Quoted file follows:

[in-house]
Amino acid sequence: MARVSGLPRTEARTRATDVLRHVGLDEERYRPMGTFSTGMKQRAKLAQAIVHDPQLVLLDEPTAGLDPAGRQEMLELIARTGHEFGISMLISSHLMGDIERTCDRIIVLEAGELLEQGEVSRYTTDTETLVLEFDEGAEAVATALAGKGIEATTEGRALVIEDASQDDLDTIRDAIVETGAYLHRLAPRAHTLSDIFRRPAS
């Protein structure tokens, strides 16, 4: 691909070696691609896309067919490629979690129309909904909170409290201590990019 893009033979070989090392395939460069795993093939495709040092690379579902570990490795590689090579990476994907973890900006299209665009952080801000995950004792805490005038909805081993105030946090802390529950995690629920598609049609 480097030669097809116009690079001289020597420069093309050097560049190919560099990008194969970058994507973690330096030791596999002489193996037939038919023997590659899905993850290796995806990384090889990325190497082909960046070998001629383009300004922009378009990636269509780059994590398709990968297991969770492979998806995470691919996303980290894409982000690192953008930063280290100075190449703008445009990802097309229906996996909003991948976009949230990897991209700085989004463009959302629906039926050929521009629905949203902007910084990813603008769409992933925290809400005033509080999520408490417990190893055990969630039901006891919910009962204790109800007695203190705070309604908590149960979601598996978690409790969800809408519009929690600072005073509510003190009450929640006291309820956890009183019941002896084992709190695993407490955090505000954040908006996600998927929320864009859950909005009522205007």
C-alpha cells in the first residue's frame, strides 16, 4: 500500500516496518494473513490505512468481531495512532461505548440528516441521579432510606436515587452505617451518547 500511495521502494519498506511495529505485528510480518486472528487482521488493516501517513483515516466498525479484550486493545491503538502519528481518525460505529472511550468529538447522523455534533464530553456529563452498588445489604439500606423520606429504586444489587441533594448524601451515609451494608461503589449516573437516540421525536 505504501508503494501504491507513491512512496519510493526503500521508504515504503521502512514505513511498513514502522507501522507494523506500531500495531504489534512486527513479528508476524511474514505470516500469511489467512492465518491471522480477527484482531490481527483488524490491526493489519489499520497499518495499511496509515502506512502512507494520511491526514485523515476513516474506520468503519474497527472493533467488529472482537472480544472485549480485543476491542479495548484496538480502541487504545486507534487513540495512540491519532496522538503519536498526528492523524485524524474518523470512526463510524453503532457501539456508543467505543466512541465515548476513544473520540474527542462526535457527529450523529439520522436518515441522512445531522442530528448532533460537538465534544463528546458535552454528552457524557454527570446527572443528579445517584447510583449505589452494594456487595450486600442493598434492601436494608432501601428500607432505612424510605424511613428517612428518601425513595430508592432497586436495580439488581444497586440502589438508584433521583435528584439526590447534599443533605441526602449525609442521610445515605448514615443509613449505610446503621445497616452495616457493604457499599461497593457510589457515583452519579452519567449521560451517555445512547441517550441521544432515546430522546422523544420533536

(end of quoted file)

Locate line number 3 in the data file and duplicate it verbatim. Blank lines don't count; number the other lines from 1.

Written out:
């Protein structure tokens, strides 16, 4: 691909070696691609896309067919490629979690129309909904909170409290201590990019 893009033979070989090392395939460069795993093939495709040092690379579902570990490795590689090579990476994907973890900006299209665009952080801000995950004792805490005038909805081993105030946090802390529950995690629920598609049609 480097030669097809116009690079001289020597420069093309050097560049190919560099990008194969970058994507973690330096030791596999002489193996037939038919023997590659899905993850290796995806990384090889990325190497082909960046070998001629383009300004922009378009990636269509780059994590398709990968297991969770492979998806995470691919996303980290894409982000690192953008930063280290100075190449703008445009990802097309229906996996909003991948976009949230990897991209700085989004463009959302629906039926050929521009629905949203902007910084990813603008769409992933925290809400005033509080999520408490417990190893055990969630039901006891919910009962204790109800007695203190705070309604908590149960979601598996978690409790969800809408519009929690600072005073509510003190009450929640006291309820956890009183019941002896084992709190695993407490955090505000954040908006996600998927929320864009859950909005009522205007």